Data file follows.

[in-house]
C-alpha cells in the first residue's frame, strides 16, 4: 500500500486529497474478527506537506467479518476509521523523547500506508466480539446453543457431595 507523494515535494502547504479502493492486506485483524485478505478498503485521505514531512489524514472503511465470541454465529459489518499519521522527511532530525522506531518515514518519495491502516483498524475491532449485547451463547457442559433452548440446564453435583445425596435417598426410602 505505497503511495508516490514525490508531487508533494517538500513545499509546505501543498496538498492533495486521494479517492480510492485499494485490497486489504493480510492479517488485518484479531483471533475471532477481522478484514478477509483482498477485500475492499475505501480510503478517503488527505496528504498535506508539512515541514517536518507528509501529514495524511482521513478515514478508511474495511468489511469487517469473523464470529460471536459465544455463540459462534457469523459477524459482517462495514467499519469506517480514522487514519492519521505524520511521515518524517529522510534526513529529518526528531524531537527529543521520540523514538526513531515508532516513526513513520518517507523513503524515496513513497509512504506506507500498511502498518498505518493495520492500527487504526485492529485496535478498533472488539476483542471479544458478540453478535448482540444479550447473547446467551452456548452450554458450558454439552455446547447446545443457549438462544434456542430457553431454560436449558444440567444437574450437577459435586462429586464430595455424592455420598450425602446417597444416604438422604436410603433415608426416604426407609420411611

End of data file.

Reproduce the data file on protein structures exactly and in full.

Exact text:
[in-house]
C-alpha cells in the first residue's frame, strides 16, 4: 500500500486529497474478527506537506467479518476509521523523547500506508466480539446453543457431595 507523494515535494502547504479502493492486506485483524485478505478498503485521505514531512489524514472503511465470541454465529459489518499519521522527511532530525522506531518515514518519495491502516483498524475491532449485547451463547457442559433452548440446564453435583445425596435417598426410602 505505497503511495508516490514525490508531487508533494517538500513545499509546505501543498496538498492533495486521494479517492480510492485499494485490497486489504493480510492479517488485518484479531483471533475471532477481522478484514478477509483482498477485500475492499475505501480510503478517503488527505496528504498535506508539512515541514517536518507528509501529514495524511482521513478515514478508511474495511468489511469487517469473523464470529460471536459465544455463540459462534457469523459477524459482517462495514467499519469506517480514522487514519492519521505524520511521515518524517529522510534526513529529518526528531524531537527529543521520540523514538526513531515508532516513526513513520518517507523513503524515496513513497509512504506506507500498511502498518498505518493495520492500527487504526485492529485496535478498533472488539476483542471479544458478540453478535448482540444479550447473547446467551452456548452450554458450558454439552455446547447446545443457549438462544434456542430457553431454560436449558444440567444437574450437577459435586462429586464430595455424592455420598450425602446417597444416604438422604436410603433415608426416604426407609420411611